The United Nations, in a 182-page report, confirmed that on September 9-11, 2020 Colombian police committed a “massacre” against civilians in low income neighborhoods. It says violence spun out of control because officers reacting to protests in front of police stations were unprepared to handle large crowds and were not given orders by their superiors to refrain from using firearms.
According to the report’s authors, 75 people were injured by firearms during the three nights of protests in which police officers were also filmed destroying private property, and a total of 14 people were killed by police, protesters who hijacked a bus and civilians using firearms.
Colombians took to the streets in protest of a taxi driver who was beaten to his death while in police custody.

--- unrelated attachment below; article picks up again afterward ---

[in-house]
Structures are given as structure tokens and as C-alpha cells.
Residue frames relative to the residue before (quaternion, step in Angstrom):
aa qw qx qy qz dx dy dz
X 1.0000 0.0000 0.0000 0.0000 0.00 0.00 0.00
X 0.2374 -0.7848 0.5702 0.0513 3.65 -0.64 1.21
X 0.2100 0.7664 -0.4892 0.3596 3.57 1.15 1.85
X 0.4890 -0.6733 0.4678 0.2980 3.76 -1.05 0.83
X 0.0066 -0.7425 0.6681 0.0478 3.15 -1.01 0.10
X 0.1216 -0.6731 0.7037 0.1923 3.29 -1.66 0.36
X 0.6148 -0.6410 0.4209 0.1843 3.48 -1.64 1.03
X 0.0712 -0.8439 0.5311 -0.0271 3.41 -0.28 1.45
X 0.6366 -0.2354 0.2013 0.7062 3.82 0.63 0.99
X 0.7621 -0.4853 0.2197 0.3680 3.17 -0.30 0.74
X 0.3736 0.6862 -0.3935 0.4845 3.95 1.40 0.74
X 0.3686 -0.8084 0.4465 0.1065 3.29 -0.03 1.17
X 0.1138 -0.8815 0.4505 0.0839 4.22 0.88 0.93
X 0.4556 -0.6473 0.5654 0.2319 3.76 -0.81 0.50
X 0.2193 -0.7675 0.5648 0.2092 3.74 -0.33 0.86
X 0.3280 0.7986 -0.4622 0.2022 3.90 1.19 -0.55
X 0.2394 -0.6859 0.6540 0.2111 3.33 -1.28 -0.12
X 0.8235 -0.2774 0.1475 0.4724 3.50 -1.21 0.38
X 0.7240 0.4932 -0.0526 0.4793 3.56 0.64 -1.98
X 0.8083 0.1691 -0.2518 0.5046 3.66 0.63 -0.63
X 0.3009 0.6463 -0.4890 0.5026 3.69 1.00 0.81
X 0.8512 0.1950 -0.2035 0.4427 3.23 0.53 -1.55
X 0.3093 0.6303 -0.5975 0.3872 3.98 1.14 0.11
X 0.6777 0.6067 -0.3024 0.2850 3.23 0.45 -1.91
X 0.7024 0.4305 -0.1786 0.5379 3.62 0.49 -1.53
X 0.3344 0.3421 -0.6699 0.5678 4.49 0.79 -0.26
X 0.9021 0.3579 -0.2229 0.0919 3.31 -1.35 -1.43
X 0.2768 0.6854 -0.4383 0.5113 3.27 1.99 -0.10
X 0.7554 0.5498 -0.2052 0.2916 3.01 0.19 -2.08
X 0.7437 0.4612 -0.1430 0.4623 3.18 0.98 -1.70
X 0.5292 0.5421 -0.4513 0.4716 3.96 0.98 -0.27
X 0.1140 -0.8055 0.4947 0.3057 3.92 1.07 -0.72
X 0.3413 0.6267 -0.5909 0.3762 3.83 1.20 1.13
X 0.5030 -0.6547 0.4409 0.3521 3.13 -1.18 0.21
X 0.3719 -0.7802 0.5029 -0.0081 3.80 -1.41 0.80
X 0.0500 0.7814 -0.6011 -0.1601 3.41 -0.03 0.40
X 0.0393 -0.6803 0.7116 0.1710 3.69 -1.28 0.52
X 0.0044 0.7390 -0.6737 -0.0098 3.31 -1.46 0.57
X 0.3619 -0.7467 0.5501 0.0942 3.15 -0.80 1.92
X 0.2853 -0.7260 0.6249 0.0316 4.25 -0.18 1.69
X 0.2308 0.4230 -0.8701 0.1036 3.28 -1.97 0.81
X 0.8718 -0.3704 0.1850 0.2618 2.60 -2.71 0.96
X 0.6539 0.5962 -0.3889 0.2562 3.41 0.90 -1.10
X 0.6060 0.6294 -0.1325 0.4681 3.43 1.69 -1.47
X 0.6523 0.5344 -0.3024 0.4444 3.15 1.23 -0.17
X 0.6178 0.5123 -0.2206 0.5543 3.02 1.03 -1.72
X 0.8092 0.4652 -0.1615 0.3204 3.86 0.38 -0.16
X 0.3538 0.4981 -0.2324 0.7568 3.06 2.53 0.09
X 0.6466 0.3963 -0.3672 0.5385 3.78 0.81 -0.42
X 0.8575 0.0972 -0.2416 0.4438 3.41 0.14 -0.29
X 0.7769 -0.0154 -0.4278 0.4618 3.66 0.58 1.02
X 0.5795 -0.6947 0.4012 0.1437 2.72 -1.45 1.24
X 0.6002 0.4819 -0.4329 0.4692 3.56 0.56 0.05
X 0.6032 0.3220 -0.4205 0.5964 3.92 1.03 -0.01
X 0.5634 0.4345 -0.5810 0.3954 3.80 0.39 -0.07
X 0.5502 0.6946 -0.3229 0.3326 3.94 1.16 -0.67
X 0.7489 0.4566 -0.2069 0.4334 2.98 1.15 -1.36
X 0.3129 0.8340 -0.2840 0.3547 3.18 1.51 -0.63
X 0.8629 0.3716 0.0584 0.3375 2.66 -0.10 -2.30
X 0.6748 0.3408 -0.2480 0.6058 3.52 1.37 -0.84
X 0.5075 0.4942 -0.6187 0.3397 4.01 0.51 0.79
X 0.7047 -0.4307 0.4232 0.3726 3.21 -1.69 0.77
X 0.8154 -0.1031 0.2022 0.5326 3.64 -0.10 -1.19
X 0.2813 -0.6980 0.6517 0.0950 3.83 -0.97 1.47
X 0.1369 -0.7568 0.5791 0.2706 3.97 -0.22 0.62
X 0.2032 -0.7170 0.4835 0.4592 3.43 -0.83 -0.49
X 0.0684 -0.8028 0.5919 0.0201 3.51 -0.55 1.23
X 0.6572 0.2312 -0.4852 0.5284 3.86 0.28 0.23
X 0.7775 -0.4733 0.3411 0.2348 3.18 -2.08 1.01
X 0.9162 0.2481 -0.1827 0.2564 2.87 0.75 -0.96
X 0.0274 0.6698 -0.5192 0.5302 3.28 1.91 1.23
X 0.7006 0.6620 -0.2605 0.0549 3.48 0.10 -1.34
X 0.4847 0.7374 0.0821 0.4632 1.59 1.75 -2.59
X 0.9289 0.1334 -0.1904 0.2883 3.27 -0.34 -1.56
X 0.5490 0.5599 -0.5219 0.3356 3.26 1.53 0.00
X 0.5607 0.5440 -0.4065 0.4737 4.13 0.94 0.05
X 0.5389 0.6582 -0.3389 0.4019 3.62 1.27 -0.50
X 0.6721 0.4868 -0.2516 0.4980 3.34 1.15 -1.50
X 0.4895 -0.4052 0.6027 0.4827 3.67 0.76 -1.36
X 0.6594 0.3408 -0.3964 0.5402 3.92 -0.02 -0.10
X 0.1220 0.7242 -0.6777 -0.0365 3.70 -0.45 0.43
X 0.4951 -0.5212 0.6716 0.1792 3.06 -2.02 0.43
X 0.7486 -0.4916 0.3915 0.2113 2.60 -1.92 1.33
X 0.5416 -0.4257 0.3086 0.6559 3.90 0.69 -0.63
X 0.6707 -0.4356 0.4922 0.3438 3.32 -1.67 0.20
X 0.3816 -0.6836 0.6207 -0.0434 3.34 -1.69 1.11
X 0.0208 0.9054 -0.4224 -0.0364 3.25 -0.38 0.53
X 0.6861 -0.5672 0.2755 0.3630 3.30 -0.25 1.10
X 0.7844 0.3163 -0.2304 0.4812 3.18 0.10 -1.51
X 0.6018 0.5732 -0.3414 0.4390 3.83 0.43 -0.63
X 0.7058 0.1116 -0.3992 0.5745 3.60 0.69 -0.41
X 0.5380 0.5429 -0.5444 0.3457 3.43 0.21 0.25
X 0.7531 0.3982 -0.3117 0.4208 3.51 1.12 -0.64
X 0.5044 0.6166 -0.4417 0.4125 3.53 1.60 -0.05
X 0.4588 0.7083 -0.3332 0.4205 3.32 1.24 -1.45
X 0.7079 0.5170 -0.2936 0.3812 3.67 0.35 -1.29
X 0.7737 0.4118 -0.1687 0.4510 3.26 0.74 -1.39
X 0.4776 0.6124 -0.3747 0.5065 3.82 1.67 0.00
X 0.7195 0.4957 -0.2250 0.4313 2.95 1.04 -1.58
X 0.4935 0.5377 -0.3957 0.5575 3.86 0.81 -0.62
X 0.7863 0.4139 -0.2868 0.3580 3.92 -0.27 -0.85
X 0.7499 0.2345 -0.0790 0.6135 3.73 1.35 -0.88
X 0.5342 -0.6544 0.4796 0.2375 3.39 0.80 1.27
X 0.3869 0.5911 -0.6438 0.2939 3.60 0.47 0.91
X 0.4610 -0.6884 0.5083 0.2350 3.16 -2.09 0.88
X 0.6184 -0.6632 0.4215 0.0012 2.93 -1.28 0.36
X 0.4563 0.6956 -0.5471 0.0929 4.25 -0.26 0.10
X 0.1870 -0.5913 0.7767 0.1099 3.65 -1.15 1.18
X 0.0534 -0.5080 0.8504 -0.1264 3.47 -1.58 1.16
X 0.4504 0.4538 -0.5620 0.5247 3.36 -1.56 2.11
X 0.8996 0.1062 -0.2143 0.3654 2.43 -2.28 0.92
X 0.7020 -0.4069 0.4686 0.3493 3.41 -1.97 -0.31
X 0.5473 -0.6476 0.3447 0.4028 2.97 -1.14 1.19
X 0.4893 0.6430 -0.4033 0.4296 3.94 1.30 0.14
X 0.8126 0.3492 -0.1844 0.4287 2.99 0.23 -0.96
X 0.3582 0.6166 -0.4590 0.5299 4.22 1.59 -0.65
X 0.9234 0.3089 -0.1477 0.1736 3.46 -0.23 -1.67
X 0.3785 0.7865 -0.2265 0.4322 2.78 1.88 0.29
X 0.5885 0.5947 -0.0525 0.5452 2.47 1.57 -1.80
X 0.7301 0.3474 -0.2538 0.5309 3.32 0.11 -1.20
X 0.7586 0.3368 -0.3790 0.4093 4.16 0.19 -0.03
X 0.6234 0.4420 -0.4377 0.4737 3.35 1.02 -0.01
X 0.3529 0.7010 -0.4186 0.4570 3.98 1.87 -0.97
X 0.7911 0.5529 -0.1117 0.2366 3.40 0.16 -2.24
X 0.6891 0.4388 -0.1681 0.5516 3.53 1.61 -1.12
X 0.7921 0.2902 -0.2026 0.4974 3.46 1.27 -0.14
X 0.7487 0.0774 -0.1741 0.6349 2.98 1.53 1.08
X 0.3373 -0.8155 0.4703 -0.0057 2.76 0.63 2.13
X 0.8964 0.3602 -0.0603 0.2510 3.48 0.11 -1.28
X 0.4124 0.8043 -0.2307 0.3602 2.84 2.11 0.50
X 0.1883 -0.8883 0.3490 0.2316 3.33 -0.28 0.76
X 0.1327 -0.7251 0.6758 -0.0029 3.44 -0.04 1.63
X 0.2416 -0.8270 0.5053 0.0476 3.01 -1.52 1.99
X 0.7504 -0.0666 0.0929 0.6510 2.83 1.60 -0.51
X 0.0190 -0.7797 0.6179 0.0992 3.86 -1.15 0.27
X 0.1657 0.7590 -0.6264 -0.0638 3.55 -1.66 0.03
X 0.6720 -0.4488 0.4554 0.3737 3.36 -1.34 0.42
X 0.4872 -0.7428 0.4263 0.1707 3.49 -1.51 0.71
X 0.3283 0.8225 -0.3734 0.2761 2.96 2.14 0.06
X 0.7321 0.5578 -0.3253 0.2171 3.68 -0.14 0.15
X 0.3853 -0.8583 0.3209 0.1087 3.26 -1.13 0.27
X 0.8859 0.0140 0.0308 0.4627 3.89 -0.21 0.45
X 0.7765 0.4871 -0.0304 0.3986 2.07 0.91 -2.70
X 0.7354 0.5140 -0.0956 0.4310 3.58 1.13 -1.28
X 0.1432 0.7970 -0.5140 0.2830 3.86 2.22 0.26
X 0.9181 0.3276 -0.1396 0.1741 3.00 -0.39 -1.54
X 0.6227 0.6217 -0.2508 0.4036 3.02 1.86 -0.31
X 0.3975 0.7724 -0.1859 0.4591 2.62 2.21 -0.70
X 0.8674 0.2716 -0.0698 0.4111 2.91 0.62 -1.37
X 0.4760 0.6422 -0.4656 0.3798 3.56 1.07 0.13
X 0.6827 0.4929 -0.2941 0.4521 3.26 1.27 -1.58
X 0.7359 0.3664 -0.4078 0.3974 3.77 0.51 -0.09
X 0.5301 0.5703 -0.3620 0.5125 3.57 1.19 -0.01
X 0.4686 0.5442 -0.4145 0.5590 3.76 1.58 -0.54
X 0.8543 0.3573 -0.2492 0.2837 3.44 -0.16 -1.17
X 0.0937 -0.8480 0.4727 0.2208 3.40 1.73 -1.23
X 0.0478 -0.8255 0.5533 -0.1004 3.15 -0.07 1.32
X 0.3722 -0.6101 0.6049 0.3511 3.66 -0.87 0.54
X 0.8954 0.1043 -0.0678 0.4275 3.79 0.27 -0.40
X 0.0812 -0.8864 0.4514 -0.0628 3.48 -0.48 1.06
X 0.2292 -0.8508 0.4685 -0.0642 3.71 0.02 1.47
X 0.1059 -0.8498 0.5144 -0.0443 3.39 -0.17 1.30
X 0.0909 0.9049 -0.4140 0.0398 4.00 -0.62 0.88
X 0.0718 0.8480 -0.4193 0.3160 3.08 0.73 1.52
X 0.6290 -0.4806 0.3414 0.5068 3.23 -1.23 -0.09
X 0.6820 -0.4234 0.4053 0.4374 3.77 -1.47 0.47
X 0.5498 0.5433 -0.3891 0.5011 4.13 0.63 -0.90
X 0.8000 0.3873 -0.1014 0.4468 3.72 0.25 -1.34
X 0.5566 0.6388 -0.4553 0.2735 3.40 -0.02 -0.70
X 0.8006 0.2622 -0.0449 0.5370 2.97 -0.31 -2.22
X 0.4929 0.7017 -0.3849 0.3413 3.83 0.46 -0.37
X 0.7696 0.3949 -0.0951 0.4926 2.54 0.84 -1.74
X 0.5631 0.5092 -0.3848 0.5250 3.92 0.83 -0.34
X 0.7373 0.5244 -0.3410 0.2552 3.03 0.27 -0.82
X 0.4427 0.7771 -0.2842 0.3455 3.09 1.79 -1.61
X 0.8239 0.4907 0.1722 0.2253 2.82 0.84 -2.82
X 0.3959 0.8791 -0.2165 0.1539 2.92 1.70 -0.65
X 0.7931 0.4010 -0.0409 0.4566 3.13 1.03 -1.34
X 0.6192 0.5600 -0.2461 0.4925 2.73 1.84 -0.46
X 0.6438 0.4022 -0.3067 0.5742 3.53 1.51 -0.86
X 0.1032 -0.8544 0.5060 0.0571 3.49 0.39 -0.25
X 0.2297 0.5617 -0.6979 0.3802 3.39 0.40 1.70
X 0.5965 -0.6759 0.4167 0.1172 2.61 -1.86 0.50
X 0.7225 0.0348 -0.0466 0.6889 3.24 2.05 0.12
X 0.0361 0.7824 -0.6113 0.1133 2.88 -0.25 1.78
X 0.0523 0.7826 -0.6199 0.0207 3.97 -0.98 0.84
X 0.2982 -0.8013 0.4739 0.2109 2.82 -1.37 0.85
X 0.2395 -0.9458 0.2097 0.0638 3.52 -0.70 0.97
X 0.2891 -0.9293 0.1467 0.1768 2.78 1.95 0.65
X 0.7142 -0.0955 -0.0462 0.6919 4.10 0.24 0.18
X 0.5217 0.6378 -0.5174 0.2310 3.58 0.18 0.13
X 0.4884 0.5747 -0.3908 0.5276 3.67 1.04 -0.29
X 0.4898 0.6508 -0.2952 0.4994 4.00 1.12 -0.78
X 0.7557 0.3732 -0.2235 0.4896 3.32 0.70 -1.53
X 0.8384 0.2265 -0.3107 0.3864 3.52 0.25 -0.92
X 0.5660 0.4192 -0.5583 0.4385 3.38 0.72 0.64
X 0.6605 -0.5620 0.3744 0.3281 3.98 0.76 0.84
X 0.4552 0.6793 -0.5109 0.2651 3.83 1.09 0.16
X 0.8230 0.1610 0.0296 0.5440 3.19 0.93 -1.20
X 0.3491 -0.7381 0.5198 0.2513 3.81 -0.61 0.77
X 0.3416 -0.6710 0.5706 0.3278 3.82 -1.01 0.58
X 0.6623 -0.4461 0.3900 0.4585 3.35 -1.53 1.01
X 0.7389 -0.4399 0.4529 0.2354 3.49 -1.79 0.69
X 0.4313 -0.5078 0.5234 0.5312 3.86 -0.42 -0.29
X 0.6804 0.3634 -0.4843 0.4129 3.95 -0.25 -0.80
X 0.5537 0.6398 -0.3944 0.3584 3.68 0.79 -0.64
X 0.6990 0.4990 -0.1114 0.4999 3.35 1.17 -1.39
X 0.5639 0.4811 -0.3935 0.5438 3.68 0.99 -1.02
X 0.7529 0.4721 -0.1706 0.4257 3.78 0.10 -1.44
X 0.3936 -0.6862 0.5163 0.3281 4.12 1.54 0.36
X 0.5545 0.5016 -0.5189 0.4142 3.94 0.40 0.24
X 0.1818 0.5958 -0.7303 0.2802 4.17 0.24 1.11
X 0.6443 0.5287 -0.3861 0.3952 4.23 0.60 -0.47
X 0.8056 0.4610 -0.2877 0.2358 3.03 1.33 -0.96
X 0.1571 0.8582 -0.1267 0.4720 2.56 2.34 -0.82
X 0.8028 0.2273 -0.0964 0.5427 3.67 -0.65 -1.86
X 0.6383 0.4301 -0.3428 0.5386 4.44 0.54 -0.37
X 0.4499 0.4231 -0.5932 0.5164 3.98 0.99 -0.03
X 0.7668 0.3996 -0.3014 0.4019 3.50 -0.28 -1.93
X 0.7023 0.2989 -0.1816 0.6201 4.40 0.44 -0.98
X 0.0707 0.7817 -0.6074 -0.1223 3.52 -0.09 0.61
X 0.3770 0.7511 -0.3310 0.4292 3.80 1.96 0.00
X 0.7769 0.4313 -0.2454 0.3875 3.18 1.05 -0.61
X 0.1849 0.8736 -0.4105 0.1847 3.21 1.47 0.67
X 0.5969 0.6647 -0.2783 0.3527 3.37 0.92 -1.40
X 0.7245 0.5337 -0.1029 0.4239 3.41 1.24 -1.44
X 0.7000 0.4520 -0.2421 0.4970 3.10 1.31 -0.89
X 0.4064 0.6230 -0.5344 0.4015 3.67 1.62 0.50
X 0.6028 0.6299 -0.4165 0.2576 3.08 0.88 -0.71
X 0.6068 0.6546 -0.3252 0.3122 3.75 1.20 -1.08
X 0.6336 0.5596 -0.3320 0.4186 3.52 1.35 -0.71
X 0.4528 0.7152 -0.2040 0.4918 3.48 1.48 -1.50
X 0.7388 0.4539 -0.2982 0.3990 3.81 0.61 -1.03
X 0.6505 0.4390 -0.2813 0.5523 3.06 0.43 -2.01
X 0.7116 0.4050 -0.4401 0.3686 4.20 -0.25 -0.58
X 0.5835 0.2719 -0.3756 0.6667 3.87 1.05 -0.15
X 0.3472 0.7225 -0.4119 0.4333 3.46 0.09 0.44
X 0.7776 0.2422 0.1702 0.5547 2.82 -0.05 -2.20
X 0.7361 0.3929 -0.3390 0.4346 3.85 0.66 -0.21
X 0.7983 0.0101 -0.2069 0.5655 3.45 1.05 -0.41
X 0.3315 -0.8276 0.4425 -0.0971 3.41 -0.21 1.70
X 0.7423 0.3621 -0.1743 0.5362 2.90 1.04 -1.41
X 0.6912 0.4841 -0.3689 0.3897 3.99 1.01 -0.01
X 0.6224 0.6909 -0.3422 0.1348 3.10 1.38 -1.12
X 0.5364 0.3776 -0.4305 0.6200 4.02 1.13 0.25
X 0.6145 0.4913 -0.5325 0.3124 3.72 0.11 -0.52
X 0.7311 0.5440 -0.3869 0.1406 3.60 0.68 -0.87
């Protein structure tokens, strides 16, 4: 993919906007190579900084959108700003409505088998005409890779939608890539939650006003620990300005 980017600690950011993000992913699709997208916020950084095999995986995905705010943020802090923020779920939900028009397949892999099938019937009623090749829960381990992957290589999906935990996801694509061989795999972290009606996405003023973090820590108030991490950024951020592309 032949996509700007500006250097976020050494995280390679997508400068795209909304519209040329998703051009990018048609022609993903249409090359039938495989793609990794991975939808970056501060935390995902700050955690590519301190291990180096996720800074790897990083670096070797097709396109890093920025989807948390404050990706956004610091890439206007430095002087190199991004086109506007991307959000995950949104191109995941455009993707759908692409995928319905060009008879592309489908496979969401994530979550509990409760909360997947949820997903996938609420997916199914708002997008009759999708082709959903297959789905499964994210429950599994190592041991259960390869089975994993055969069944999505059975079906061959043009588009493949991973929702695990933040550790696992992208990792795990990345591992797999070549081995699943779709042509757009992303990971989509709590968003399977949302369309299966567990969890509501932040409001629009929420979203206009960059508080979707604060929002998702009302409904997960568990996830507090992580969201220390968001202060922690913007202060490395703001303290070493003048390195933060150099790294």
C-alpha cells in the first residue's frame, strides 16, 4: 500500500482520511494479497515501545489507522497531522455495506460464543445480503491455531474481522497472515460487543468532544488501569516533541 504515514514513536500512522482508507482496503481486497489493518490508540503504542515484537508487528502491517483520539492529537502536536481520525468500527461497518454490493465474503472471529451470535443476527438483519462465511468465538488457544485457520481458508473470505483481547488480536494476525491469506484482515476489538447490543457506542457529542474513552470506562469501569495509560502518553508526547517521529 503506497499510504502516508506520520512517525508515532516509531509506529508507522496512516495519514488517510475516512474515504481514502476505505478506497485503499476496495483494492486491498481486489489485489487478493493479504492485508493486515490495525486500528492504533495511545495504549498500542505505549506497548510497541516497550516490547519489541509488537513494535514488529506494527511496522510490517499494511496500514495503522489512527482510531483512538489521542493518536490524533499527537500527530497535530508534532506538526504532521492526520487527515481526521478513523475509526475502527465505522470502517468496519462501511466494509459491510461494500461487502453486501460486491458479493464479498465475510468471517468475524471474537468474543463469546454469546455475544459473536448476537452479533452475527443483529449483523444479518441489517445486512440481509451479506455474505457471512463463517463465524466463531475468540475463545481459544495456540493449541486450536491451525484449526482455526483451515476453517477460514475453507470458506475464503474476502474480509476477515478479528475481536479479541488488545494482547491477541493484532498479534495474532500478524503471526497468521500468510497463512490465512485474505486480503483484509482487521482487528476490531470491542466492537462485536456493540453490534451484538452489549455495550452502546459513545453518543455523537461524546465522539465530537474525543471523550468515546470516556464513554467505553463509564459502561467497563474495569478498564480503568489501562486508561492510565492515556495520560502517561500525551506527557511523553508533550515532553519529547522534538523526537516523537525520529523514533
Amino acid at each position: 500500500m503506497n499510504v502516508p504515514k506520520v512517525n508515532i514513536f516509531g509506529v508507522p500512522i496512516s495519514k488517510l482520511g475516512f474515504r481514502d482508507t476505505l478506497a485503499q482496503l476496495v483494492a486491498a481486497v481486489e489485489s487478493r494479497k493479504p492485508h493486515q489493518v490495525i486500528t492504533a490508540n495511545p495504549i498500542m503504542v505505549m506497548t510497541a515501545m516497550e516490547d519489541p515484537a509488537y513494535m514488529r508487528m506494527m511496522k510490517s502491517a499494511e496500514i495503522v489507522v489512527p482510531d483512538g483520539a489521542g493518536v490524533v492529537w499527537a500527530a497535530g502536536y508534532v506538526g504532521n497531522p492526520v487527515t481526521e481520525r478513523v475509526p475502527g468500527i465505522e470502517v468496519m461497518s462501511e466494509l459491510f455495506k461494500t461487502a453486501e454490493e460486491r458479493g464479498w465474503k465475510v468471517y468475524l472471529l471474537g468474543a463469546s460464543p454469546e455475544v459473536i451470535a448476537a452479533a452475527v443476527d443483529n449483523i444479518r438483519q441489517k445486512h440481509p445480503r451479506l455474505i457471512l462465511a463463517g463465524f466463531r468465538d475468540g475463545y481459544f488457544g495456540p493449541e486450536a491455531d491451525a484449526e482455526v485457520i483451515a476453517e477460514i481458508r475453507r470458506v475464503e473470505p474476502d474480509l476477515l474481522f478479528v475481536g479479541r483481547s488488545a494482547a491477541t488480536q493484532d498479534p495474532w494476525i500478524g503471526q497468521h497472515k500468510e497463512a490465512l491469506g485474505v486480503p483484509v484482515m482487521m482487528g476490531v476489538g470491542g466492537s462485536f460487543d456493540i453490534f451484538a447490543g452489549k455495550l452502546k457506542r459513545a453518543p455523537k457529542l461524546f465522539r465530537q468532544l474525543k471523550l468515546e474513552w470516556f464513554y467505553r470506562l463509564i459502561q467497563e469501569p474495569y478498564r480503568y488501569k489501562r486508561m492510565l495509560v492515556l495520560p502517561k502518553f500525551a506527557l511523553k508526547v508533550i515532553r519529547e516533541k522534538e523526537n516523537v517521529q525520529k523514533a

Seventeen police stations in Colombia’s capital city were set on fire and destroyed by protesters on Sept. 9-11 after videos emerged on social media of two policemen detaining a 44-year-old taxi driver who was drinking on a sidewalk, and beating him repeatedly. The police ignored an onlooker’s plea for them to stop. Taxi driver Javier Ordoñez died that night from his injuries.
The UN report was commissioned last year by Bogota’s city government and is based on interviews with more than 90 witnesses, police officers, and members of the victims’ families. The city government held a public ceremony during which it asked for forgiveness from the victim’s families.
The report also calls for the Colombian government to reform the country’s law so as to have greater control over the police forces.